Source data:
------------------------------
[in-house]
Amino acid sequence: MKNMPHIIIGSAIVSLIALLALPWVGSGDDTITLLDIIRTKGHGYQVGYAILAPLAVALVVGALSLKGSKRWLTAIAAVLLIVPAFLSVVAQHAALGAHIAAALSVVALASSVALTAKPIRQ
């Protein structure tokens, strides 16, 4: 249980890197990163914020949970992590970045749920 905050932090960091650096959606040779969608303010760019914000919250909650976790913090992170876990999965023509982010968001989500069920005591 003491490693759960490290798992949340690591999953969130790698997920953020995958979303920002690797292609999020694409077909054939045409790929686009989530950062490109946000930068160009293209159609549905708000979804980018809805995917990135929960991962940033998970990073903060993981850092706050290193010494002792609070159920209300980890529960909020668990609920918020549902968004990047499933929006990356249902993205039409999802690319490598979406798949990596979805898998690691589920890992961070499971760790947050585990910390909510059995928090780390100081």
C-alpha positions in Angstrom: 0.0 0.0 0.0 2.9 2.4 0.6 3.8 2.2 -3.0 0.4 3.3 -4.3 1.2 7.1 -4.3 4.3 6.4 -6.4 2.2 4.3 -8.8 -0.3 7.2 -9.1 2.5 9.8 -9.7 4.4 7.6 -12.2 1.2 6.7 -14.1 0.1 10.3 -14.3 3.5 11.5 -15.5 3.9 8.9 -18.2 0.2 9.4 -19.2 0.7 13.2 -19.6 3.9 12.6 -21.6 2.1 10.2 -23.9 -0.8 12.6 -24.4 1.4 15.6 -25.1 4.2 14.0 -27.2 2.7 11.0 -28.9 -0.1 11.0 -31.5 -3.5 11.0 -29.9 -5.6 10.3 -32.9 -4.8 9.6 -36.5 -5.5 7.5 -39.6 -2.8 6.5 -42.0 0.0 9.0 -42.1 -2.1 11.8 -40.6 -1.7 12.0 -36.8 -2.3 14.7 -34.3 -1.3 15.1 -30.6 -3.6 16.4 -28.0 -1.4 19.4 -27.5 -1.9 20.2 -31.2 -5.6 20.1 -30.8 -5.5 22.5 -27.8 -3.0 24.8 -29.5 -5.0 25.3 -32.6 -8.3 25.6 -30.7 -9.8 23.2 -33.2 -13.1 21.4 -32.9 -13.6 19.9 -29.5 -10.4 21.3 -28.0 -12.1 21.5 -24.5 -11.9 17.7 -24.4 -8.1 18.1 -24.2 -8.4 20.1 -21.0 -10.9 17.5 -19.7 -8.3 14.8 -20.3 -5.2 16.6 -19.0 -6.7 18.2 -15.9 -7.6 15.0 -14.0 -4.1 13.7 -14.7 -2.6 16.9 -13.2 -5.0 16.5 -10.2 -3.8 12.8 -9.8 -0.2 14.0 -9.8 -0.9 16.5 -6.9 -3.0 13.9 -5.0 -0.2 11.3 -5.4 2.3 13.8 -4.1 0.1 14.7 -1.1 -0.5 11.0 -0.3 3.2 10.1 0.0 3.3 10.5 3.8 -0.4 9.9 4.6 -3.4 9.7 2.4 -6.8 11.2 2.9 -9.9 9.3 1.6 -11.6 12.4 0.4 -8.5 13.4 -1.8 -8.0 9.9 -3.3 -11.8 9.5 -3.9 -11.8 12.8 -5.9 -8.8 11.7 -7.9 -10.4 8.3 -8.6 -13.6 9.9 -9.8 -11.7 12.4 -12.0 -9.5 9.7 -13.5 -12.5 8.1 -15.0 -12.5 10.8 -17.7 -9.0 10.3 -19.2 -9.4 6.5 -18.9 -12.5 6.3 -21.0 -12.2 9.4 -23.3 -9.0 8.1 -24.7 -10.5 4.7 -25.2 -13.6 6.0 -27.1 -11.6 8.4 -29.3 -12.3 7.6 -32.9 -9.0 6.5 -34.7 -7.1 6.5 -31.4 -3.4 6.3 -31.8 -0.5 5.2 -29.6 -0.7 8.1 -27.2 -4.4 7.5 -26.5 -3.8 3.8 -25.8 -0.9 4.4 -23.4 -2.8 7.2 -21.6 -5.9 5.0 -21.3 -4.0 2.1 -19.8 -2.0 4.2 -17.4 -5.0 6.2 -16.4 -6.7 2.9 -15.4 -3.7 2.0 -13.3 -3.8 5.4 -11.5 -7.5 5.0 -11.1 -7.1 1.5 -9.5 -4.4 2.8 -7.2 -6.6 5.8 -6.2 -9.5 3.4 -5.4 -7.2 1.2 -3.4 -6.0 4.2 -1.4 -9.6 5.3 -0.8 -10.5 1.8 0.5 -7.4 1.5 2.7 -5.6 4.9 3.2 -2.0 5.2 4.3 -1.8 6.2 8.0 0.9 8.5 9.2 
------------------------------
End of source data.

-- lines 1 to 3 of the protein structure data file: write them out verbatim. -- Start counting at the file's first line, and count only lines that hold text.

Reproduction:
[in-house]
Amino acid sequence: MKNMPHIIIGSAIVSLIALLALPWVGSGDDTITLLDIIRTKGHGYQVGYAILAPLAVALVVGALSLKGSKRWLTAIAAVLLIVPAFLSVVAQHAALGAHIAAALSVVALASSVALTAKPIRQ
């Protein structure tokens, strides 16, 4: 249980890197990163914020949970992590970045749920 905050932090960091650096959606040779969608303010760019914000919250909650976790913090992170876990999965023509982010968001989500069920005591 003491490693759960490290798992949340690591999953969130790698997920953020995958979303920002690797292609999020694409077909054939045409790929686009989530950062490109946000930068160009293209159609549905708000979804980018809805995917990135929960991962940033998970990073903060993981850092706050290193010494002792609070159920209300980890529960909020668990609920918020549902968004990047499933929006990356249902993205039409999802690319490598979406798949990596979805898998690691589920890992961070499971760790947050585990910390909510059995928090780390100081």